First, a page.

the impact of price changes vs no change

The number of price changes, whether increases or decreases (including to $0) also matters. 1 or 2 changes during a year provides very limited improvements. But when changes are made once per month (12 total), improved rank and the number of days ranked healthily. Increase that number to 1 per week (52 total) or more and that’s when developers started to see the largest improvements to app ranks and thus downloads.

Applying this to your app

Here are the key rules that mobile app publishers and developers should follow when developing their price marketing strategy:

Repeat Frequently

All paid apps should look to go on sale, on average, at least once per month. With the corresponding price increase, that makes 24 price changes per year. More experienced app developers and marketers can look to do more to maximize downloads, including intraday changes to target specific countries or types of users, but 1 per month is a good start for most apps.

Allow Settling Time

Price changes can take anywhere from 20 minutes to more than 15 hours to spread throughout iTunes’ storefronts (New Zealand is usually one of the first then it follows time zones to reach European storefronts and the US). In addition, it can take time for users to discover the new price, either directly or through a third party site like AppShopper. So unless you are looking to make multiple price changes a day, which can be rewarding but requires constant attention and/or the right tools, most publishers should let their app’s sale breathe for 48 to 72 hours.

Focus on Down Cycles

Given the cyclical nature of downloads and ranks, price changes should generally not be made when the app is experiencing a growth spurt. Instead, the price change should be timed with an app’s slowing downloads or sagging rank.

React to Competition

If your app is a soccer app at $2.99 and EA’s FIFA 2014 goes from $4.99 to $0.99, you need to react immediately, in order protect your positioning and sales. If this example does not directly apply to you, remember that competitors are not just direct competitors. They may also be apps ranked just above you in your genre or category, or those appearing before you in key searches on iTunes.

Avoid Predictability

Varying the times, days of the week and the amounts of your price changes will avoid predictability that could be gamed by both competitors and users.

Test Often

Every price change should be an opportunity to test a new price and new price steps. That may not always be possible if you are at $0.99 and going free. But even then you should be testing various target prices (the price you go to after a sale). Here are examples of variations in price changes:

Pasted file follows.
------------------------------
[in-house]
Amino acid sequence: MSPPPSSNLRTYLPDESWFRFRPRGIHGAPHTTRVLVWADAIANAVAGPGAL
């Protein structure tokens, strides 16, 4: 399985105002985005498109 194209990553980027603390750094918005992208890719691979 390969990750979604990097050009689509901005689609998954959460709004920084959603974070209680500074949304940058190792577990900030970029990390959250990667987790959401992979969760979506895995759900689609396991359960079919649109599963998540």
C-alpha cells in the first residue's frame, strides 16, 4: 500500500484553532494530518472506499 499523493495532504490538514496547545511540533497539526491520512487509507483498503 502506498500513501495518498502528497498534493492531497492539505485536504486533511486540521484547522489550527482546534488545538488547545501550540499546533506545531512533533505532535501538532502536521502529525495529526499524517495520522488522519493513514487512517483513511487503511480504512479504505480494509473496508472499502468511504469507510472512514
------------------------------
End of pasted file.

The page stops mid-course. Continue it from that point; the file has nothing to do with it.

• The price of your app is lowered to varying tiers in 1 or 2 steps (e.g. $3.99 -> $0.99 or $3.99 -> $0.99 -> $0.00)
  • Then the price is increased in 1-3 steps (e.g. $0.99 -> $3.99, $0.99 -> $4.99 -> $3.99, $0.99 -> $1.99 -> $3.99)

Pricing changes are a simple, effective way to get your app in front of people. You can make these changes yourself, or if you’re looking for some extra assistance, talk to us. The Loadown can help you automate this exact type of optimization.

mobile

Americans now spend more time interacting with their smartphones than watching TV. And when people are watching TV, there’s a growing tendency to do so with a device in hand. 41% of all screen time is now multi-screen. Finally, and most importantly, the mobile market is growing. By the end of 2014, mobile commerce is expected to be a $114 Billion market.

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landscape

It’s not news that businesses that use data get better results. But while we know this works in business, it’s still rare to see analytical rigor applied in an area like charity. This seems short-sighted. If businesses that use data see 33% more revenue and 12x profit growth, what kind of impact could data have in the work of helping humanity?

If you’re a certain kind of data nerd with aspirations of making the world of better place, you create a charity like GiveDirectly. Two friends pursuing advanced degrees in economic development at Harvard and MIT founded the organization in 2008 when they were looking for the best ROI for their own donated money.

GiveDirectly does something pretty radical for a charity: it raises money, and then gives it away to poor people in Kenya and Uganda. No strings. No requirements. Very little overhead.

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beast